Class of Online Vendors Unhappy With eBay

     SAN JOSE (CN) - Online vendors complain in a federal class action that eBay takes their stuff offline after someone clicks the "Buy it Now" button, even if they do not actually buy it, and then refuses to refund their unexpired listing fees.
     Lead plaintiff Luis Rosado says: "Sellers who list a 'Buy it Now' item on eBay pay to have the item listed at a particular 'fixed price' for a specific duration. ... To initiate the purchase of a 'Buy it Now' item, the buyer simply clicks the 'Buy it Now' button within the listing. When the 'Buy it Now' button is clicked, eBay automatically delists the item from the eBay website. However, eBay does not require the buyer to actually pay for the item before delisting it. As a result, the item is not actually sold at the time of the delisting. Consequently, if the sale does not occur, sellers are deprived of the benefit they paid for."
     Rosado says, "in some instances, eBay will flag some transactions as potential fraud and command the seller not to complete the transaction. ... Although eBay's user agreement states that listing fees are nonrefundable, nowhere does eBay explain that it will automatically delist 'Buy it Now' listings whenever a prospective buyer clicks the 'Buy it Now' option regardless of whether or not payment is made. In addition, nowhere does eBay explain that it will command sellers to not complete certain transactions at eBay's sole discretion. ... A reasonable person would expect that in order to 'Buy it Now' and cause the item to be delisted, one would actually have to complete the transaction by purchasing the item.
     "eBay also misleads sellers to believe that it will not become involved in transactions: 'We are not involved in the actual transaction between buyers and sellers.' However, as stated, despite this express statement, eBay does in fact regularly request that sellers not complete transactions if, for example, eBay suspects fraud. Even in such instances, eBay refuses to refund listing fees paid in connection with 'Buy it Now' items and refuses to credit sellers with the remaining time after the item was delisted."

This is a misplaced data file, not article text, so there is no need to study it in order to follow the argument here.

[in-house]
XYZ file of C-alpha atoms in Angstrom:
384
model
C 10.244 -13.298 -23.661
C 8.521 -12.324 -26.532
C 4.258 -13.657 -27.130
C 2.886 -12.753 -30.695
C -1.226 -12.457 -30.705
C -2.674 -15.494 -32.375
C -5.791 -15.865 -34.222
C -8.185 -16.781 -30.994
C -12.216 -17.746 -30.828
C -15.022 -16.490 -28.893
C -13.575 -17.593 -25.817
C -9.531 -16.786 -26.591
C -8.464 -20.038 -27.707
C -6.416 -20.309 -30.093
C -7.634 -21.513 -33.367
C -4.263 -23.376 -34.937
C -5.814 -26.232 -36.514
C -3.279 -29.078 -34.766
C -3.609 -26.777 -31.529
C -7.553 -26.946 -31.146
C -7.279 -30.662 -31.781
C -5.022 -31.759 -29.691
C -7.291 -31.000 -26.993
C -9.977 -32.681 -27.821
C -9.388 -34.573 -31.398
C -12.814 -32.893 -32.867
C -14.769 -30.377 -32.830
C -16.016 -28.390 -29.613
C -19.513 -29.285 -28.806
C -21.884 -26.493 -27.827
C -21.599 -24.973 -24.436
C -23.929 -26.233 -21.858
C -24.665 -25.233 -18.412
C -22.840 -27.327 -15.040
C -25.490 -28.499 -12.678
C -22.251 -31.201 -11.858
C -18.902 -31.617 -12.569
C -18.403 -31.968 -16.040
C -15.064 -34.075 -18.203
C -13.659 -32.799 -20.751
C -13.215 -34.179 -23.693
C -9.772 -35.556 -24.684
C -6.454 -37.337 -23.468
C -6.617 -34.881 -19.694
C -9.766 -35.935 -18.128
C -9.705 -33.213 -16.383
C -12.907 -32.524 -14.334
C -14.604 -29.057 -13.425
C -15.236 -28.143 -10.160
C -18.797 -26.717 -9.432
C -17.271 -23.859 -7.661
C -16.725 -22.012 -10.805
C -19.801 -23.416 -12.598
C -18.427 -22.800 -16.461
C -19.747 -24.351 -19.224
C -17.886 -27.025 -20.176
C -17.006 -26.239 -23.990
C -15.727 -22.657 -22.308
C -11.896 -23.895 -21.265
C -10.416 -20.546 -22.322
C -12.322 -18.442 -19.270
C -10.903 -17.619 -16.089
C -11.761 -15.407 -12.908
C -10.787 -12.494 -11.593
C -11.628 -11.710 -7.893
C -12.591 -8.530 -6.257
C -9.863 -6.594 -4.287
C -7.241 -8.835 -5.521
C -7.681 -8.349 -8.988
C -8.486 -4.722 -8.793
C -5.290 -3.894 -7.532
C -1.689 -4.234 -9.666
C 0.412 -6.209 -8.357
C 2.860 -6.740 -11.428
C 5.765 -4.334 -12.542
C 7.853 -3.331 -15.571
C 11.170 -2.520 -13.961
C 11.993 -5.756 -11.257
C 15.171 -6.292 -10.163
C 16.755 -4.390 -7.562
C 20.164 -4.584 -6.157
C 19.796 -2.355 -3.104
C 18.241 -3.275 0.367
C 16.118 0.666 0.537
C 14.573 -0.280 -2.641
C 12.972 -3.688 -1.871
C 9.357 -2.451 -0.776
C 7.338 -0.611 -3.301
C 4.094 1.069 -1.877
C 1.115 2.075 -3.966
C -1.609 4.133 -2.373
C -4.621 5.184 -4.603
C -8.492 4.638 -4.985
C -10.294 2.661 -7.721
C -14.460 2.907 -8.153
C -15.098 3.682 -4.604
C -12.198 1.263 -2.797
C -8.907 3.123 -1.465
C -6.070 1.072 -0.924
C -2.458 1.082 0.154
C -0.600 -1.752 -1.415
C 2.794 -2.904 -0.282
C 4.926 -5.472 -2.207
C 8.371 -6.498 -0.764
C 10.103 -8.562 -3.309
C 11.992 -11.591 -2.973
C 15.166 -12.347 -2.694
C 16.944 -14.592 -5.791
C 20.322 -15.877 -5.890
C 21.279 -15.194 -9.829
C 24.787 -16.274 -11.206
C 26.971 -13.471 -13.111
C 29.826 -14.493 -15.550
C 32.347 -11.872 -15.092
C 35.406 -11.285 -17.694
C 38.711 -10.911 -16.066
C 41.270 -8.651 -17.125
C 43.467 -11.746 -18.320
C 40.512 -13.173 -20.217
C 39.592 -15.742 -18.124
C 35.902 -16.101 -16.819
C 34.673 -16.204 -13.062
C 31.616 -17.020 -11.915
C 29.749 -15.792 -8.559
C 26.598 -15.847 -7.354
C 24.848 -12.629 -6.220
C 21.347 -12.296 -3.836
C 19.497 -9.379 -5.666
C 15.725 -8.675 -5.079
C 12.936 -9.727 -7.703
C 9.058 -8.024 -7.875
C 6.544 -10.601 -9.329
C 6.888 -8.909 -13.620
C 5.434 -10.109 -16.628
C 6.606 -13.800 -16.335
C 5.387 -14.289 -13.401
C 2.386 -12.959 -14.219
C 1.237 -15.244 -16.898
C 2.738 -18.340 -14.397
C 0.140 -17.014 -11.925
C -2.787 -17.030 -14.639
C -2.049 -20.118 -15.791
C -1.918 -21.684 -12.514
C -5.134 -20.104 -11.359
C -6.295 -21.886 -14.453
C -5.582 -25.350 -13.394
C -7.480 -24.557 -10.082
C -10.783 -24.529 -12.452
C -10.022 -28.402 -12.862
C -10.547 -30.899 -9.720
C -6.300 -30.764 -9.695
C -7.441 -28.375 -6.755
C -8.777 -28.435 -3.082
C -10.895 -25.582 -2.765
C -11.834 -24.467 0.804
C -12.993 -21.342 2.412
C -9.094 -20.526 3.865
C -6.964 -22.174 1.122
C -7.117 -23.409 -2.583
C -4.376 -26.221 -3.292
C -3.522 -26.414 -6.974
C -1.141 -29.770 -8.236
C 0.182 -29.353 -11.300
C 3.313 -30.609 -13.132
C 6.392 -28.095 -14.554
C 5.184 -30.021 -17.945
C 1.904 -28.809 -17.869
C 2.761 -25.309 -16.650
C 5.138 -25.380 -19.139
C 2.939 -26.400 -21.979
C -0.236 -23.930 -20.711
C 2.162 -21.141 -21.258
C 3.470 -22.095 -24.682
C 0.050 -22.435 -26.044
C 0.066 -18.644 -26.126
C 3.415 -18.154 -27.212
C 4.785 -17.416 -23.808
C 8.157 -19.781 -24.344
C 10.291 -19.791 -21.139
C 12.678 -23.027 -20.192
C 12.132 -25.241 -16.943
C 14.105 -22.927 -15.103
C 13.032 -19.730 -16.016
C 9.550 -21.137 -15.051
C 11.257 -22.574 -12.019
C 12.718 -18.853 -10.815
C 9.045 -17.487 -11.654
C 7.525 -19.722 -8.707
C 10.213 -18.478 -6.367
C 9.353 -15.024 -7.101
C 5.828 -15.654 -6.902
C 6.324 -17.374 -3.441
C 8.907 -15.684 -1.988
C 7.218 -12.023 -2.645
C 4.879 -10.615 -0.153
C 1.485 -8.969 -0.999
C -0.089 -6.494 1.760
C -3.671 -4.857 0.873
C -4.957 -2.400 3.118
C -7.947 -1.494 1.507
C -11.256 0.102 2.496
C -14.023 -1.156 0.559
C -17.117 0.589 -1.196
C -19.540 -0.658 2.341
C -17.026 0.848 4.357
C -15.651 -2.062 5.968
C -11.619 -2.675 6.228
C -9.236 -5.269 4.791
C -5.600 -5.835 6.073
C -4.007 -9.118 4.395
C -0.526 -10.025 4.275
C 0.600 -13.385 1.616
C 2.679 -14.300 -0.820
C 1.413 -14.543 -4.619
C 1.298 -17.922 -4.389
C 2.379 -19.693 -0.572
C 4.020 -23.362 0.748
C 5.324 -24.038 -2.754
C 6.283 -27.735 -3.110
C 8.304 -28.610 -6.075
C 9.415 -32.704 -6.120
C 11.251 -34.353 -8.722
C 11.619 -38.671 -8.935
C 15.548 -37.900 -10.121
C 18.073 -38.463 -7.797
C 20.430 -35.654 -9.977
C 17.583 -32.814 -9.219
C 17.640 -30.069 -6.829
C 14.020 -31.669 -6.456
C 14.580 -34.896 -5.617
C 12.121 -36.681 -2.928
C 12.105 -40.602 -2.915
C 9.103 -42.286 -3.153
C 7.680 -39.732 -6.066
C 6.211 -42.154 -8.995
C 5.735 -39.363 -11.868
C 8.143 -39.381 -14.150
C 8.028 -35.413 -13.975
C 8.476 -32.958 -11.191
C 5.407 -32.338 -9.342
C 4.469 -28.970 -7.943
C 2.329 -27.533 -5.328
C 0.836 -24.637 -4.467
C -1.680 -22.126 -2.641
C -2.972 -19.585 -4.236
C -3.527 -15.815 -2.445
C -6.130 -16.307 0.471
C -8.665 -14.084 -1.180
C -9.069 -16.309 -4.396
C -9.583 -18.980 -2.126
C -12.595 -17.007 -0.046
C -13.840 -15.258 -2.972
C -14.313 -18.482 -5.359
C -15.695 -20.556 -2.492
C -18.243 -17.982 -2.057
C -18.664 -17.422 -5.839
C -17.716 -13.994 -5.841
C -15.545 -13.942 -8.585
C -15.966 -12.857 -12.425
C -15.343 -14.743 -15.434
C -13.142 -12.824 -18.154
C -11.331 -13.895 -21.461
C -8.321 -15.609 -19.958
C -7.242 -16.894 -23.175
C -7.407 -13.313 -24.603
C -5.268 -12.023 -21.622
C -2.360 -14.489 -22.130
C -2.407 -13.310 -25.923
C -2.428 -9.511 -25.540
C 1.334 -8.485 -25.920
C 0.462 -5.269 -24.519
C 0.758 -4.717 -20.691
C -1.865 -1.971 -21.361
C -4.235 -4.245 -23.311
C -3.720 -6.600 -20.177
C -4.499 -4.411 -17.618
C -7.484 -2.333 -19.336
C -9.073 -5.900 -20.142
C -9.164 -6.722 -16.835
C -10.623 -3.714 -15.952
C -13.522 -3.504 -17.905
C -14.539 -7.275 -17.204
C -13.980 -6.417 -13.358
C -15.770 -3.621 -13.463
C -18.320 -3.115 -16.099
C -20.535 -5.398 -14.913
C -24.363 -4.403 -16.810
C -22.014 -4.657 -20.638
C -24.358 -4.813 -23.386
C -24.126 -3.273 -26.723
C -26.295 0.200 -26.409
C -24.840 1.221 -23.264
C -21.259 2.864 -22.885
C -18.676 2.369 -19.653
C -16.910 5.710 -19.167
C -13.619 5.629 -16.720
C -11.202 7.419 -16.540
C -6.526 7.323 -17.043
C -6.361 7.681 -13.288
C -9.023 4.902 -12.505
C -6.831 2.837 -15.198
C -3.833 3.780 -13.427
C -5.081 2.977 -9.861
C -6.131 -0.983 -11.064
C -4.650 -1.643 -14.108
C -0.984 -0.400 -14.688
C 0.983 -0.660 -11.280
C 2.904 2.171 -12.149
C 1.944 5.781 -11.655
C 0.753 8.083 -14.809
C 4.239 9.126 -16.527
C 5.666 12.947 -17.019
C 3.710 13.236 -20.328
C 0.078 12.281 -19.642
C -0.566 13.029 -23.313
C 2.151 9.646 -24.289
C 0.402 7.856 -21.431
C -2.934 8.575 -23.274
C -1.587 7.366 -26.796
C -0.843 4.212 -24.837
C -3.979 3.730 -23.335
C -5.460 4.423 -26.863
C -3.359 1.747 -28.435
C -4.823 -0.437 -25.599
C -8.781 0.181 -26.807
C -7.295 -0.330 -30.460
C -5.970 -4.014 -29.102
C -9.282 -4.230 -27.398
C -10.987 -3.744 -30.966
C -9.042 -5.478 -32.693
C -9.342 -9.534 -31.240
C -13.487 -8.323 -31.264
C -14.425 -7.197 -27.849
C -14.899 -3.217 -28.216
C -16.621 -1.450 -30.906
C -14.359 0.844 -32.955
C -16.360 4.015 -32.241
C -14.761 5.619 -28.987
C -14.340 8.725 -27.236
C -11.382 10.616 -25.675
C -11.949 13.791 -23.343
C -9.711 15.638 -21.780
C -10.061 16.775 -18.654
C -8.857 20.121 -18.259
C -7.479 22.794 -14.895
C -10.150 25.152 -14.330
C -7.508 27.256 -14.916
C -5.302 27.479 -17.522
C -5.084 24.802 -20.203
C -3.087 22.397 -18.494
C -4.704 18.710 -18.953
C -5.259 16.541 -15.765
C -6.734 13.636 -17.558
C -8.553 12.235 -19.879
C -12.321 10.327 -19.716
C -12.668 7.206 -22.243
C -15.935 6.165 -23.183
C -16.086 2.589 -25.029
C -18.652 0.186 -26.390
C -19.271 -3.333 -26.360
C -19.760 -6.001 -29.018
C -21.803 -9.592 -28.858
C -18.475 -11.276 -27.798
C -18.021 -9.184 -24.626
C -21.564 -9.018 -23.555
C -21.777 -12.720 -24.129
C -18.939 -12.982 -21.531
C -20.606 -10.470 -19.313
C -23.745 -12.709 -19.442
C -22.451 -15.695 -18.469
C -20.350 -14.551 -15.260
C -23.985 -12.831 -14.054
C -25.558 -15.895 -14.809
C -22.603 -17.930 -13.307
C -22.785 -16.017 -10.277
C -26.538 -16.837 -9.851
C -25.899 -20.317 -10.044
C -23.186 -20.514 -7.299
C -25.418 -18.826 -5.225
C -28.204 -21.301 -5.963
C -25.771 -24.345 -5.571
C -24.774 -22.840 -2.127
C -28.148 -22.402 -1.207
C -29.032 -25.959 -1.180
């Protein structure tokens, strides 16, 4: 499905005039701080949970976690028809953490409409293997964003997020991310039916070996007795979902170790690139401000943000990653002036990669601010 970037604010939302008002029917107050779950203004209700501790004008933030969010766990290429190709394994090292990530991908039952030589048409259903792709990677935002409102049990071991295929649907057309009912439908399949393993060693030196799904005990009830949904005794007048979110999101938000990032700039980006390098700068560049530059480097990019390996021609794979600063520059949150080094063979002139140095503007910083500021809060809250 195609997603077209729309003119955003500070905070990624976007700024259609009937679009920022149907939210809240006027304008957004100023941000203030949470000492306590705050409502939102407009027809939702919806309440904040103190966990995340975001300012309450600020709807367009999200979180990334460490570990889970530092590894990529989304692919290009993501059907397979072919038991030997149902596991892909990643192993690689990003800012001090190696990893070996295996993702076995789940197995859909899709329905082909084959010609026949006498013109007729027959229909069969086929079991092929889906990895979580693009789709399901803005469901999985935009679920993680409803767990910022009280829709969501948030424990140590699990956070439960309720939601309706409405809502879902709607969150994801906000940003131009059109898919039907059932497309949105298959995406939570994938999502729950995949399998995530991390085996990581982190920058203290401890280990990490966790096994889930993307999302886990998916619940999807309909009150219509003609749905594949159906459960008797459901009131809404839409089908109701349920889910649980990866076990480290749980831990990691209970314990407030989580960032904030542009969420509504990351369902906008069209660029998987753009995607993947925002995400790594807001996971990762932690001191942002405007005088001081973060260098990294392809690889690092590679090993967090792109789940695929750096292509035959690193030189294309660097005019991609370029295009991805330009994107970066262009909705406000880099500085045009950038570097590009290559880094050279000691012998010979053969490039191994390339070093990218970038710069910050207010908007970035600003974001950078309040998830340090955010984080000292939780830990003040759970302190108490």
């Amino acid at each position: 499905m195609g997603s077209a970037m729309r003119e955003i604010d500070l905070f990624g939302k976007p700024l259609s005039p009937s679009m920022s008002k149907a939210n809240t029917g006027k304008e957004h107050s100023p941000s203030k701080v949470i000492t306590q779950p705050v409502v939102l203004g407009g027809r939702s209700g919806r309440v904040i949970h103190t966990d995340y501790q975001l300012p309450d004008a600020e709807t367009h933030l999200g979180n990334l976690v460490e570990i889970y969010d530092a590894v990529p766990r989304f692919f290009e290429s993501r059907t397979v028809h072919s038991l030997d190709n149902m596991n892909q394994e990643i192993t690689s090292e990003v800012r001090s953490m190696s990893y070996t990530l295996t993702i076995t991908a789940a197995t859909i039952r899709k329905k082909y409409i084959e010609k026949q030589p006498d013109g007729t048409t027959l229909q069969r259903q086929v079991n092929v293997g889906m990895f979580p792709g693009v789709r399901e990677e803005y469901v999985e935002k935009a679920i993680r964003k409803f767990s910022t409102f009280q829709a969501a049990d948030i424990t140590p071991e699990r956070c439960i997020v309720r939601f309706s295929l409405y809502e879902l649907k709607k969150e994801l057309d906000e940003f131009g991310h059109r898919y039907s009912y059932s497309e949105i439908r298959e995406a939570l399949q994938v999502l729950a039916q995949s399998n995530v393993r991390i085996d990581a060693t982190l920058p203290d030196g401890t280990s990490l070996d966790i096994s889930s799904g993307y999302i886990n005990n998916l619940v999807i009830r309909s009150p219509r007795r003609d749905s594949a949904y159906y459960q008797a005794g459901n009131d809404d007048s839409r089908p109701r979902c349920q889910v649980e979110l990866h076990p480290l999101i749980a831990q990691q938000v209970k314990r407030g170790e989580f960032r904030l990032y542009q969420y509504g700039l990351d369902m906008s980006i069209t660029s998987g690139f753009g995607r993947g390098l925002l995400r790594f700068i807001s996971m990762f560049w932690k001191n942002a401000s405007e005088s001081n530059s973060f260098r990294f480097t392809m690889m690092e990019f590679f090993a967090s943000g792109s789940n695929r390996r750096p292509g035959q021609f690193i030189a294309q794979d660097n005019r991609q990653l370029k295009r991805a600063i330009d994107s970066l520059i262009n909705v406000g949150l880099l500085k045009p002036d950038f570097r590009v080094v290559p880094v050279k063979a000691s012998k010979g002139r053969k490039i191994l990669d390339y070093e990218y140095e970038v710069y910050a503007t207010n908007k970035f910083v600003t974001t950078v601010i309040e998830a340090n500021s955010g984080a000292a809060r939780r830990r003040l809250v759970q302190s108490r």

Rosado says he tried to sell a car on eBay Motors: "Mr. Rosado first listed his vehicle for sale on February 8, 2011; he was charged a listing fee of $36 for 21 days and a picture fee of $0.25.
     "Because Mr. Rosado's vehicle failed to sell, he re-listed it on March 1, 2011, again paying a $36 listing fee for 21 days.
     "On March 8, 2011, the seventh day with fourteen (14) days remaining, a buyer indicated acceptance of plaintiff's sale of the vehicle by clicking on the 'Buy it Now' button. As a result, eBay automatically delisted the vehicle, thus preventing any other person from buying it.
     "However, instead of purchasing the vehicle by depositing funds into plaintiff's PayPal account, the buyer requested that plaintiff cash a certified check for more than the purchase price of the vehicle and send the difference back to the buyer.
     "Shortly thereafter, eBay sent an email to plaintiff informing him that the buyer was proposing a fraudulent transaction. eBay's email ordered Mr. Rosado not to complete the transaction, stating, 'Please don't complete the transaction and don't ship the item. You may have received an email saying the buyer has paid. However, that's probably a fake message.' ... Consequently, Mr. Rosado paid another $36 to list his car for a third time.
     "When Mr. Rosado requested a refund on March 22, 2011, eBay agreed to provide a credit of $4.25, a small fraction of the fees he had paid."
     According to the complaint, eBay, founded in 1995, "is the world's largest online marketplace ... in 2011, the total value of goods sold on eBay was $68.6 billion - more than $2,100 every second."
     Rosado seeks class certification and an injunction forcing eBay to change its member policy to include automatic refunds when a purchase is not completed, and actual and punitive damages for violations of California's False Advertising Act, the Consumer Legal Remedies Act and breach of contract.
     He is represented by Jordan Lurie with of the Initiative Legal Group, of Los Angeles.